Let’s make one thing perfectly clear. The place to begin with any discussion about the so-called “failure of leadership” that led to the so-called “government shutdown” is with the people themselves.
Americans are politically schizophrenic. Evidence of this sorry diagnosis abounds in election results and polls.
Consider the day’s front-burner issue: A substantial and resilient majority says it abhors the Affordable Care Act (which even the president calls Obamacare), but 11 months ago we not only re-elected the guy for whom the law is nicknamed, we preserved his Democratic Party firewall in the Senate.
Meanwhile, we upheld the Republican majority in the House of Representatives, presumably to prevent resumption of the one-party excesses that followed 2008’s hope-and-change election, and also presumably to do something about enactment of Obamacare.
But now that House Republicans have done just that, they have encountered little besides grief for their efforts, whether their tactic was to defund, delay or otherwise reshape Obamacare.
Meanwhile, fulfilling its role as presidential enforcer (and feeling the bizarre momentum of public sentiment), the Senate has gone all Dwight Howard on the House, swatting back each continuing resolution – the mechanism designed to keep Washington operating in the absence of a real budget – with a zeal bordering on the monotonous.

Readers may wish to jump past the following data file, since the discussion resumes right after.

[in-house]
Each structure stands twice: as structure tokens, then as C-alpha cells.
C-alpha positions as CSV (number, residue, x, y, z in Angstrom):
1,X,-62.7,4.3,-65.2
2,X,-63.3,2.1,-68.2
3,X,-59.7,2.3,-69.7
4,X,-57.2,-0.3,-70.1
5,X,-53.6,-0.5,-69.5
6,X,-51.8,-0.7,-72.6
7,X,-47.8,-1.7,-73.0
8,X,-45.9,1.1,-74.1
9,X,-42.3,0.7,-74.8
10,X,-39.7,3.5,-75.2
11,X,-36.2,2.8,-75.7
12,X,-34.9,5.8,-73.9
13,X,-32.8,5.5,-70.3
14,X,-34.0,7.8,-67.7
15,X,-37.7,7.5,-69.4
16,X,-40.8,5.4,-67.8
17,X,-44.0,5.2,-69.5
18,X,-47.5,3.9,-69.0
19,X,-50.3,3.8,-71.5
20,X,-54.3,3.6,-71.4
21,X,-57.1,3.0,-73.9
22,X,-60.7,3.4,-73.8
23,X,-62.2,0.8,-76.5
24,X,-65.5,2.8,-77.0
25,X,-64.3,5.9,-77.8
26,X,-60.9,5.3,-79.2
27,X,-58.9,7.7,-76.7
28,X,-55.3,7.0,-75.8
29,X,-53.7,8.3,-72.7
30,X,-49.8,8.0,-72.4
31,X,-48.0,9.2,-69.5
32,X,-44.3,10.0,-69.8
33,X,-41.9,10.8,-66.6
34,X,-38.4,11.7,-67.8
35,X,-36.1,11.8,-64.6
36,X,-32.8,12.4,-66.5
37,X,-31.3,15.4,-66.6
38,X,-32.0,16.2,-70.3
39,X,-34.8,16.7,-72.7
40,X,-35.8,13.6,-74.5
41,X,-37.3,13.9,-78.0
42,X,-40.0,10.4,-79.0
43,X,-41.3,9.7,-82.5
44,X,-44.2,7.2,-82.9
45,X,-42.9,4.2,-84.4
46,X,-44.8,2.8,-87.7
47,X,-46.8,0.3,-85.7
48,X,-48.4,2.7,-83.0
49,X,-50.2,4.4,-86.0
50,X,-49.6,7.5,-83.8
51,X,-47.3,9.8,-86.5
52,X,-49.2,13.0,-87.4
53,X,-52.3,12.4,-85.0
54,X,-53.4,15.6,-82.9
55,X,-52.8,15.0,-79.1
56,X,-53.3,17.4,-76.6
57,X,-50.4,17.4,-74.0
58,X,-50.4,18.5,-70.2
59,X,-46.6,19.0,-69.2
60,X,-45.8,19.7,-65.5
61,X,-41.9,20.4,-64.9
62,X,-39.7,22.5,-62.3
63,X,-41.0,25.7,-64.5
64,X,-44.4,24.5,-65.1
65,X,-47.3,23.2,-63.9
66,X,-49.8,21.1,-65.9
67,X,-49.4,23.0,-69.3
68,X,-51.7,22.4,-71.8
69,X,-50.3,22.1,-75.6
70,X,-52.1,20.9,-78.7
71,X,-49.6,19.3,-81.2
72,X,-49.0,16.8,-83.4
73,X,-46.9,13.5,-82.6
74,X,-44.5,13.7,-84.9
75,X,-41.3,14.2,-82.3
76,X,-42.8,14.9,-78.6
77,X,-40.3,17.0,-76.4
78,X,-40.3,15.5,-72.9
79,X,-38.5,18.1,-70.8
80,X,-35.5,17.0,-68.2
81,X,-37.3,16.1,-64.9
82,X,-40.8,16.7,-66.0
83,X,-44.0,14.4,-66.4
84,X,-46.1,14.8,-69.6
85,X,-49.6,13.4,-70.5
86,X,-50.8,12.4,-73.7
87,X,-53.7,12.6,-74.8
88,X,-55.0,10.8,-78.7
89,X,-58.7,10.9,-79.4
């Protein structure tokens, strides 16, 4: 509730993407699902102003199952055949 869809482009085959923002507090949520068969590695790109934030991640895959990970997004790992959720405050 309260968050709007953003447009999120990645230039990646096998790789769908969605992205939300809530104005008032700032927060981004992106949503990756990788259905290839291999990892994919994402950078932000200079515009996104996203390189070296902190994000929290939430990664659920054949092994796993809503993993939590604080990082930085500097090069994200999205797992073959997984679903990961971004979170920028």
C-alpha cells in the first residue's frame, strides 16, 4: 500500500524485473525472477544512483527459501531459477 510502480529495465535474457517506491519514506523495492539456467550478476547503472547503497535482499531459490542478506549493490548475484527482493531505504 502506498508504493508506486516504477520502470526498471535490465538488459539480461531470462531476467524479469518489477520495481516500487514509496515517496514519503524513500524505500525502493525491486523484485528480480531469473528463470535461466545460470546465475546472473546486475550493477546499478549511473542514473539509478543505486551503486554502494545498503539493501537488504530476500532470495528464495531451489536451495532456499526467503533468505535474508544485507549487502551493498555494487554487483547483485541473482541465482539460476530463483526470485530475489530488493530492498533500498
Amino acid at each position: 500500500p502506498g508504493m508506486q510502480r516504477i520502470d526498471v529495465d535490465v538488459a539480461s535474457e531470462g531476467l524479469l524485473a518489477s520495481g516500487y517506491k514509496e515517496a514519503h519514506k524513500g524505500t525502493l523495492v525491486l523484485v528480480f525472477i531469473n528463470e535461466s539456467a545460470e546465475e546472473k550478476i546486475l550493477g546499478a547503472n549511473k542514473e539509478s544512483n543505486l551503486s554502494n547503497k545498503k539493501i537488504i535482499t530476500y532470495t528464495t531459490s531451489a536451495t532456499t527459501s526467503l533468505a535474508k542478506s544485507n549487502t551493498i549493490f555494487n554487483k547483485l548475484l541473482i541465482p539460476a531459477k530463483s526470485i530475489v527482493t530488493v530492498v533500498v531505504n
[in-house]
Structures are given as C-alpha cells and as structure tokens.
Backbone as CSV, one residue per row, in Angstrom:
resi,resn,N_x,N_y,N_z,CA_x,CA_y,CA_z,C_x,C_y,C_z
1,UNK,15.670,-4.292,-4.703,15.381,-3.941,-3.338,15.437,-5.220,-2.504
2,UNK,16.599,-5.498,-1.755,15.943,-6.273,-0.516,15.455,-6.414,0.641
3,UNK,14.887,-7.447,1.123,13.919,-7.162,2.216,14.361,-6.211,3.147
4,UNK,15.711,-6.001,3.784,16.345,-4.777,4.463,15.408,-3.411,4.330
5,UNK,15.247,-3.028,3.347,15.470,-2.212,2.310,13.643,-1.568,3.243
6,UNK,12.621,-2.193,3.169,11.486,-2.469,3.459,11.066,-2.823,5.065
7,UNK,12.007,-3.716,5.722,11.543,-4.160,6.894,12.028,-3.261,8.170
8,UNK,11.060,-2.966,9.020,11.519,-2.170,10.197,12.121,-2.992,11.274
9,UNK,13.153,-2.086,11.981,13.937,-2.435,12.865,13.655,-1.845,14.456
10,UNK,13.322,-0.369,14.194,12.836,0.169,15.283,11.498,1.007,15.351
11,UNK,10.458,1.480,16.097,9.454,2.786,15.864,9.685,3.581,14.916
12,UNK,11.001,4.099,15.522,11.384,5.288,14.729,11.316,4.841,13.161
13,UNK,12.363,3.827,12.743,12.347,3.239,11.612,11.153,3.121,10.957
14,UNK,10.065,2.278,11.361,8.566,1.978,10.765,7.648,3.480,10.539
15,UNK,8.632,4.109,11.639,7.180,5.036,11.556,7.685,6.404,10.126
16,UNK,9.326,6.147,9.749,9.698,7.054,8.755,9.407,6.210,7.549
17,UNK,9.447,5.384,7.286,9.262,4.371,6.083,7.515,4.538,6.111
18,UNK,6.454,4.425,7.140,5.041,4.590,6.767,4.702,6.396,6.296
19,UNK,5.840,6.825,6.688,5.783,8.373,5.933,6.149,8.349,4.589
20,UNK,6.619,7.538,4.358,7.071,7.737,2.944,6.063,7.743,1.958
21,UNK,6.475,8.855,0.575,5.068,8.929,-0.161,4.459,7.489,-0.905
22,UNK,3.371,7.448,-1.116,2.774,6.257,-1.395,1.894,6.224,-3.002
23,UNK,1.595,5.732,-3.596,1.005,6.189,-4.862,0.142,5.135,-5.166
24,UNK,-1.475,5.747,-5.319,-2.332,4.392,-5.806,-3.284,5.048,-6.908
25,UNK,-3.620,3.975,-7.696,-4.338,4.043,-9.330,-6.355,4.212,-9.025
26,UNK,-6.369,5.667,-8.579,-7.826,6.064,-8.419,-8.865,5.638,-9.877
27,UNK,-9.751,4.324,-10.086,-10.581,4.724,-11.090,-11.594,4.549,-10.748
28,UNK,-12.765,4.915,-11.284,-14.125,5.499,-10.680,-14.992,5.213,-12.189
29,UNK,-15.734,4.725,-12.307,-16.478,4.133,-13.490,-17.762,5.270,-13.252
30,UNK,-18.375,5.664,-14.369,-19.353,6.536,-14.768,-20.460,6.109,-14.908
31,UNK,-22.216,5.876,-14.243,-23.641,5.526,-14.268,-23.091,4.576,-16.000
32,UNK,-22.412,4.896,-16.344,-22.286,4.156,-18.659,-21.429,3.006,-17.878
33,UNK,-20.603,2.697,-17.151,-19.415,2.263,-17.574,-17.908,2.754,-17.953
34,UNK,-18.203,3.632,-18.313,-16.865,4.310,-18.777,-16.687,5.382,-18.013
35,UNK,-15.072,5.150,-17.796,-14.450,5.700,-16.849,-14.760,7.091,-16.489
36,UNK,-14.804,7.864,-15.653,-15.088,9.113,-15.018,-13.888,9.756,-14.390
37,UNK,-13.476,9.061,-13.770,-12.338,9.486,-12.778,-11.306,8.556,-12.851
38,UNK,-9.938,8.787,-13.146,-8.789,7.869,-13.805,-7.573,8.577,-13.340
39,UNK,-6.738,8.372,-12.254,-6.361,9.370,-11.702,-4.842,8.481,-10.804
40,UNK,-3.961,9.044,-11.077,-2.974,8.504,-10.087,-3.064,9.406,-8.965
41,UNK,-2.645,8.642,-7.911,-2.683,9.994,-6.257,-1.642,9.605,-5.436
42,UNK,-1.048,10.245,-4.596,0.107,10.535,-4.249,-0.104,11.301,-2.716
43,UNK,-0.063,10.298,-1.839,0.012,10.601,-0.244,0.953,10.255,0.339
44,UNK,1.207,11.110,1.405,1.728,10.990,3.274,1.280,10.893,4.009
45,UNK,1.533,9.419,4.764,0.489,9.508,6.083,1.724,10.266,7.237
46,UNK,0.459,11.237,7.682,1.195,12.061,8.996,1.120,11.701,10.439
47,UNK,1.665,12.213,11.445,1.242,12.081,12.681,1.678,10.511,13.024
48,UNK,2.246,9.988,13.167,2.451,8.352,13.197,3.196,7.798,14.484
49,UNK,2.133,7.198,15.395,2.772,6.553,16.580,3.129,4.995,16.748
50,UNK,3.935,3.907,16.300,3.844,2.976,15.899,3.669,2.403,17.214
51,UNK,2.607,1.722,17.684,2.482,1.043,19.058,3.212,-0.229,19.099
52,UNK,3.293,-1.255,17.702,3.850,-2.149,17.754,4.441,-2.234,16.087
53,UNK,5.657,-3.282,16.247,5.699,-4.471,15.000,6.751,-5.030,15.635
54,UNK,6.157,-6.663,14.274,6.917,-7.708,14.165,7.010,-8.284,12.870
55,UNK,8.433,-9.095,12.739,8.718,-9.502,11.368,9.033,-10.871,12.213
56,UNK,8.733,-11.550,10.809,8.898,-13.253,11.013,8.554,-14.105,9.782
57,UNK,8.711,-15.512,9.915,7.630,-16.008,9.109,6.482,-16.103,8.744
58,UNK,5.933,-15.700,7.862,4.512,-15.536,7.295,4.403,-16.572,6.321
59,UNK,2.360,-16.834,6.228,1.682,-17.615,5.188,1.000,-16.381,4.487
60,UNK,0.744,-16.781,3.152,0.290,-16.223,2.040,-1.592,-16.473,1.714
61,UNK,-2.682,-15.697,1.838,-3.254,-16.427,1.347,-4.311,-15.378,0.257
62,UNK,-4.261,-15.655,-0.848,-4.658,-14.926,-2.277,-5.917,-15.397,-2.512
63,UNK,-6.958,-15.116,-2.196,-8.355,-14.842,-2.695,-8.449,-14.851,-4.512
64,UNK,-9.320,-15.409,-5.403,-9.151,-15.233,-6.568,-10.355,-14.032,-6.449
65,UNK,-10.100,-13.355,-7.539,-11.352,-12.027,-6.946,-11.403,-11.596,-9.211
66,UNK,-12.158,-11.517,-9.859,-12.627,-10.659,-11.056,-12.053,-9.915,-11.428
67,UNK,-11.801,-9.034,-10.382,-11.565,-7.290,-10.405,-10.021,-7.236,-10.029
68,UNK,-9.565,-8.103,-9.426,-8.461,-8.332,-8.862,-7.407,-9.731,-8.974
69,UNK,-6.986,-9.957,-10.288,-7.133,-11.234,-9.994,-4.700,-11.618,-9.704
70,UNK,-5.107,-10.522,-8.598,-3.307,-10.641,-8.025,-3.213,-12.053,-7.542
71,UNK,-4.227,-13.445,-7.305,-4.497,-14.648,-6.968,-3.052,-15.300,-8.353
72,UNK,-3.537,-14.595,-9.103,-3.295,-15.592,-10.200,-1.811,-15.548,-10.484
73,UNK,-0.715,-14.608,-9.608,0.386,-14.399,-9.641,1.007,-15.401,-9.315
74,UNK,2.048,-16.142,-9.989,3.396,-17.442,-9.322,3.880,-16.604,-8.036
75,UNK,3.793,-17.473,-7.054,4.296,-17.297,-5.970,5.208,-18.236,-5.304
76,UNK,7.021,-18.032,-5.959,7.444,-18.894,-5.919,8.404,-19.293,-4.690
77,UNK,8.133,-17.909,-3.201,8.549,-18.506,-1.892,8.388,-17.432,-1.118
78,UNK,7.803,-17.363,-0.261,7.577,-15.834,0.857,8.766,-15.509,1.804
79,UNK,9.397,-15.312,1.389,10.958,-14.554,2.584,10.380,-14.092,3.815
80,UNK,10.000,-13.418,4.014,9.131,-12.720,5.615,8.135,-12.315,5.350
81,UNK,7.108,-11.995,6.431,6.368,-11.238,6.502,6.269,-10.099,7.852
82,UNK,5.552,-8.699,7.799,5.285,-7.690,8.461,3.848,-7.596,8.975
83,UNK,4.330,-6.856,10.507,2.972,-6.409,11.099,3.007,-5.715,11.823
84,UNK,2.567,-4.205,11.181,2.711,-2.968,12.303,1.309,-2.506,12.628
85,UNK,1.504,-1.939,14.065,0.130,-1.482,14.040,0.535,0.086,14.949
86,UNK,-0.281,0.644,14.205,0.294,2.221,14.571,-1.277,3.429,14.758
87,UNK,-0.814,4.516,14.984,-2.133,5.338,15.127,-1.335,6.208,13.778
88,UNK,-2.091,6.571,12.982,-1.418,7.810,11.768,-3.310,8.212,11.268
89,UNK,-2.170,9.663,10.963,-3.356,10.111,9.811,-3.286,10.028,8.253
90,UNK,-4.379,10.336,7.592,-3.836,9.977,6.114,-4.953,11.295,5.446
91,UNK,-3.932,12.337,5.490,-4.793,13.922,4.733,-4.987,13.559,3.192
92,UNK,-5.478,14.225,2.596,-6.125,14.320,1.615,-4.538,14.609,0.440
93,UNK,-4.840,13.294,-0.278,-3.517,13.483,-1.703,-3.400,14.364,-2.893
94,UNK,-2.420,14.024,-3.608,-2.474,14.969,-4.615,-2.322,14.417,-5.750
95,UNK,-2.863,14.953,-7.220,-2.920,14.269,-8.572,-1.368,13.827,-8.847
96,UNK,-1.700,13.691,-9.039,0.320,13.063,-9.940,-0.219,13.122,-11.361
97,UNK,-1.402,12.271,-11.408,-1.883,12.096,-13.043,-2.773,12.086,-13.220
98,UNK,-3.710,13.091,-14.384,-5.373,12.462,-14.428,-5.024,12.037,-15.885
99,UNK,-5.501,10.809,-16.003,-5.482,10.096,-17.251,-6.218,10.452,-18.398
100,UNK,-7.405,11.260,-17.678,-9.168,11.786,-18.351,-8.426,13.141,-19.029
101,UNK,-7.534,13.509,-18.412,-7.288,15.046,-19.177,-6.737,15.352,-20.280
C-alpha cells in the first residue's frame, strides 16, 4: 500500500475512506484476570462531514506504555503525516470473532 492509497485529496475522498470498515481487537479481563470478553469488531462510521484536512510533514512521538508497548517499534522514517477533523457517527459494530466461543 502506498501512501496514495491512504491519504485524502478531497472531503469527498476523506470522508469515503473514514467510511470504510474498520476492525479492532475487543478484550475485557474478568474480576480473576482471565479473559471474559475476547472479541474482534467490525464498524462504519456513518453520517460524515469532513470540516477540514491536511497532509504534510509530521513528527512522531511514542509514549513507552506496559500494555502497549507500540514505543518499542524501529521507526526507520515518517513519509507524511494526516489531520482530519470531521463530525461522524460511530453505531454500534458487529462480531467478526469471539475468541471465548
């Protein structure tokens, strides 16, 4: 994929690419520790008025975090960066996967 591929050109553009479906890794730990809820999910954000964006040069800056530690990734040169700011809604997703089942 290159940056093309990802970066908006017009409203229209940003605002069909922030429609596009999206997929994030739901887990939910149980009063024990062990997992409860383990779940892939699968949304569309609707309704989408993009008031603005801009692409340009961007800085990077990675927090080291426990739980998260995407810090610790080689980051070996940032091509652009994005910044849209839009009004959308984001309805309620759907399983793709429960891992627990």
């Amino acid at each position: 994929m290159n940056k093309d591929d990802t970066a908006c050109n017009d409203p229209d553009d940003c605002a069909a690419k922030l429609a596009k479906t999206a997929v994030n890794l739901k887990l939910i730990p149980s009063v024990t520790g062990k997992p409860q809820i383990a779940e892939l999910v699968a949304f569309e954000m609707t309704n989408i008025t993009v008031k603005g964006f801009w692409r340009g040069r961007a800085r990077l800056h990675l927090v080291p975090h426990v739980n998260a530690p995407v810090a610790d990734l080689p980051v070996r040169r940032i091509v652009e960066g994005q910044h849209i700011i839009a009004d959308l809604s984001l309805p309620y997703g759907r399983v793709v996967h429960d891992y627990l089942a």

So now the CNN clock that ticked down to the expiration of the last CR has reversed itself, counting up the seconds during which some 800,000 “nonessential” federal workers have been ordered off their jobs, and Americans who give scant thought to the tangled messages they send to Washington decry, as mentioned above, a failure of leadership.
Yeah, well, guess what: George Washington is dead. Ronald Reagan too, for that matter.
And anyway, in our instant-streaming, get-it-free, isolationist, echo-chambered, 140-character culture, “failure of leadership” means nothing more than the governing class’ inability to deliver what I want. Without compromise. In endless color and variety. Now!
This almost certainly helps explain why candidates promising free stuff win on Election Day. Mitt Romney’s unguarded observation about the 47 percent might have cost him the presidency, but the evidence suggests he wasn’t off target.
In such an atmosphere, one way to make inroads is by demonstrating how one side goes about granting favors to the politically connected – including itself. For instance, historians of the late 20th century recall well how what came to be known as the House banking scandal (members, almost exclusively Democrats, writing themselves a shocking number of interest-free payday loans) fueled the GOP’s takeover in 1994.
Now, setting the stage for the 2014 midterm elections, House Republicans have managed to expose Democratic senators’ devotion to favoritism. Let’s concede, for argument’s sake, they stood on some vague sense of principle when they rejected the House CRs that attacked Obamacare’s core.
But it takes a stretch worthy of Plastic Man to identify the principle that supports Senate Democrats’ spurning of the last House gambit before Monday’s midnight deadline, the one that would have overturned tax-funded premium subsidies (up to 75 percent) for federal elected officials, their staffs and other Capitol Hill employees.
Now that House Republicans have set the hook – let Democratic senators from red and purple states facing reelection next year explain that one (again and again and again) – it’s time they stood down. This means you, too, Gus Bilirakis.
Time to vote to reopen Washington. Take down the barricades and invite the nonessentials back to their posts. You’ve made your point: Obamacare, festering boils, carve-outs and all, belongs to the other guys.
You have 13 months to educate the schizophrenic folks back home.